The extreme gap between rich and poor is undermining the fight against poverty, damaging economies around the globe and fuelling public anger and unrest. And that gap is growing.
Our latest inequality report, “Public Good or Private Wealth” reveals that the wealth of the world’s billionaires increased by 12 percent or almost $3.5 billion AUD a day last year. At the same time the poorest half of humanity saw their wealth shrink by 11 percent, a burden disproportionately carried by women and girls.
Facts about inequality
- 82% of all wealth created in the last year went to the top 1%, while the bottom 50% saw no increase at all.
- Billionaires saw their wealth increase by $762bn in 12 months. This huge increase could have ended global extreme poverty seven times over.
- The number of Australian billionaires increased by a record number again last year, from 33 to 43, with a corresponding wealth increase of $36 billion – equivalent to $100 million a day
Why is inequality a problem?
With extreme wealth comes the power to influence the rules.
That means that we end up with government policies that favour the super-rich, regardless of what would work best for the rest of us. These policies increase poverty and create economic instability (as we saw with the recent financial crisis).
So extreme inequality isn’t just unfair — it’s downright dangerous. In developed and developing countries alike, the lowest tax rates, the best health and education and the opportunity to influence are being given to the rich and their children.
The impact of extreme inequality is most keenly felt in developing countries where missing out means remaining trapped in the cycle of extreme poverty. It’s estimated that tax dodging by multinational companies costs the world’s poorest countries at least $100 billion every year.
On its own, that’s a staggering figure. But when you consider how much healthcare and education that money could enable in these countries, it becomes truly shocking.
But such deep inequality is not inevitable, and it can and must be reversed quickly.
Who pays the price for inequality?
While women’s work is the bedrock of our economies, they do not see the benefits. Globally men earn 23 percent more than women and own 50 percent more wealth. When essential public services like education and healthcare are neglected it’s poor women and girls who suffer most and spend countless hours caring for children, the sick and elderly. The unpaid work done by women each year is estimated to be worth $10 trillion – 43 times the annual turnover of Apple.
Dangerous, poorly paid work for the many is supporting extreme wealth for the few. Women are in the worst work, and almost all the super-rich are men. Governments must create a more equal society by prioritising ordinary workers and small-scale food producers instead of the rich and powerful.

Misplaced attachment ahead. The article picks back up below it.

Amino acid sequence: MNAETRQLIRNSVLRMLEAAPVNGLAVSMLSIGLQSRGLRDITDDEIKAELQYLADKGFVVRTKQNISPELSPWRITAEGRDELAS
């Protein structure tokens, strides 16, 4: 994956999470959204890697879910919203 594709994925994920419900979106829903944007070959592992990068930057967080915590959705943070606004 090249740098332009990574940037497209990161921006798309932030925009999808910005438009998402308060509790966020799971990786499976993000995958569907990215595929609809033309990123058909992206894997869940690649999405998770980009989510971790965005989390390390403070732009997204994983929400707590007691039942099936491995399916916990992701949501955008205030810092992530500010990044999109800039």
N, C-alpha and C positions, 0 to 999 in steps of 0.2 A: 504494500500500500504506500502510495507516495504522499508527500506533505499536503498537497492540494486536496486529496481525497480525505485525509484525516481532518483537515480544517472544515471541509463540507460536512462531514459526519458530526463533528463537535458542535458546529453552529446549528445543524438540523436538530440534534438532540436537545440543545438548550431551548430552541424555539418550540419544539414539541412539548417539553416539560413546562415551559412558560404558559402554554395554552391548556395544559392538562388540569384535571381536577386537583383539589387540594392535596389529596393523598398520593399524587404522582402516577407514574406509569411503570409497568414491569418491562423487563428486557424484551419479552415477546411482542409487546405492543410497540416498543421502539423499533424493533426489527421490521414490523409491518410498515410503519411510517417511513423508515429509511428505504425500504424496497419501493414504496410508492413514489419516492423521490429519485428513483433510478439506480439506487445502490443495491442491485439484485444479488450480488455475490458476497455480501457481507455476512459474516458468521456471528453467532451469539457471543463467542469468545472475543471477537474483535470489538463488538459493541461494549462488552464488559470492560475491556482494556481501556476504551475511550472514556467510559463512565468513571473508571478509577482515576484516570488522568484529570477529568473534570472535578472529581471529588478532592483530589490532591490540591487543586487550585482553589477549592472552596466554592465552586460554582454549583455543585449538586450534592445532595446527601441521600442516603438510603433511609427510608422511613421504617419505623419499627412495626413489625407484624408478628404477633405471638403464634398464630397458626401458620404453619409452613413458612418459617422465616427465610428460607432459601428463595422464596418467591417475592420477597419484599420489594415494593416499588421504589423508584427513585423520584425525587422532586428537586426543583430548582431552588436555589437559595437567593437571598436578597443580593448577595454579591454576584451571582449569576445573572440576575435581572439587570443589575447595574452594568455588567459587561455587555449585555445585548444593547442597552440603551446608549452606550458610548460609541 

The size of your bank account should not dictate how many years your children spend in school, or how long you live – yet this is the reality in too many countries across the globe. While corporations and the super-rich enjoy low tax bills, millions of girls are denied a decent education and women are dying for lack of maternity care.”
– Winnie Byanyima, Executive Director of Oxfam International
What causes inequality?
It’s a complex picture but some of the key drivers of economic inequality are:
- a shift in what’s valued in many countries – there’s been a greater financial return placed on money and assets (capital) than on work
- governments cutting the tax rates for money made on capital at the same time as people with that capital taking steps to avoid the tax they should pay
- wages for the top earners skyrocketing while the wages of average workers barely change, and crucially;
- individuals and firms who have the capital using their power and position to have the rules changed in their favour.
What can we do to address inequality?
Oxfam’s inequality report shows that globally governments can exacerbate inequality by underfunding critical public services like schools and hospitals, whilst setting the lowest tax rates for companies and the super-rich have seen in decades.
Just like in Australia, developing countries need tax revenue to pay for essential public services like healthcare, education and clean water for everyone. But when corporations don’t pay their fair share of tax, they make it much harder for developing countries to build stronger and healthier communities.
Tax avoidance is reprehensible but these companies are not necessarily breaking any laws. That’s why we are asking the Australian government to change the rules, making it harder for companies to avoid paying the taxes they owe.
When multinationals contribute their fair share of tax, people living in poverty have a better chance to build a better future – for themselves and their families. It would be small change for rich multinationals but it would make a big difference for people in the world’s poorest places. The Australian Government has the power to make multinationals pay tax and help prevent extreme inequality from spiralling out of control.
Sign the petition and demand that governments act to stop tax dodging. It’s time to Make Tax Fair.